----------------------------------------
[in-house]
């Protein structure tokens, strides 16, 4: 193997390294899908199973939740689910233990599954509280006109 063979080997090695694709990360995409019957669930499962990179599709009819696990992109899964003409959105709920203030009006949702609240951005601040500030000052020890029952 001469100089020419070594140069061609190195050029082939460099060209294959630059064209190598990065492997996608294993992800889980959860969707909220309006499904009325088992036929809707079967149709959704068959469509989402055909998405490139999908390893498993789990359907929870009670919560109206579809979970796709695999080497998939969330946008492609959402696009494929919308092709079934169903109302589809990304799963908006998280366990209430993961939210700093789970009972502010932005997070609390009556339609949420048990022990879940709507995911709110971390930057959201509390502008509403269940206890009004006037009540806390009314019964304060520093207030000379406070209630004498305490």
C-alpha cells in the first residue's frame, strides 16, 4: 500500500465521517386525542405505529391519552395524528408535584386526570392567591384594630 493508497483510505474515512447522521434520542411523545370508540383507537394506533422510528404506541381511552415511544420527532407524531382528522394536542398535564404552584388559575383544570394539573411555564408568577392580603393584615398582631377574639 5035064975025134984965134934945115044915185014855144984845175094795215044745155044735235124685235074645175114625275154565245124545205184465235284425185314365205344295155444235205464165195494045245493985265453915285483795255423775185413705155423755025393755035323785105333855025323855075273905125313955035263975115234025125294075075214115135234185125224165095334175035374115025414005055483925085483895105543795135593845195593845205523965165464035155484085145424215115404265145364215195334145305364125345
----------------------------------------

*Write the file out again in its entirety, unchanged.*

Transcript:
[in-house]
């Protein structure tokens, strides 16, 4: 193997390294899908199973939740689910233990599954509280006109 063979080997090695694709990360995409019957669930499962990179599709009819696990992109899964003409959105709920203030009006949702609240951005601040500030000052020890029952 001469100089020419070594140069061609190195050029082939460099060209294959630059064209190598990065492997996608294993992800889980959860969707909220309006499904009325088992036929809707079967149709959704068959469509989402055909998405490139999908390893498993789990359907929870009670919560109206579809979970796709695999080497998939969330946008492609959402696009494929919308092709079934169903109302589809990304799963908006998280366990209430993961939210700093789970009972502010932005997070609390009556339609949420048990022990879940709507995911709110971390930057959201509390502008509403269940206890009004006037009540806390009314019964304060520093207030000379406070209630004498305490």
C-alpha cells in the first residue's frame, strides 16, 4: 500500500465521517386525542405505529391519552395524528408535584386526570392567591384594630 493508497483510505474515512447522521434520542411523545370508540383507537394506533422510528404506541381511552415511544420527532407524531382528522394536542398535564404552584388559575383544570394539573411555564408568577392580603393584615398582631377574639 5035064975025134984965134934945115044915185014855144984845175094795215044745155044735235124685235074645175114625275154565245124545205184465235284425185314365205344295155444235205464165195494045245493985265453915285483795255423775185413705155423755025393755035323785105333855025323855075273905125313955035263975115234025125294075075214115135234185125224165095334175035374115025414005055483925085483895105543795135593845195593845205523965165464035155484085145424215115404265145364215195334145305364125345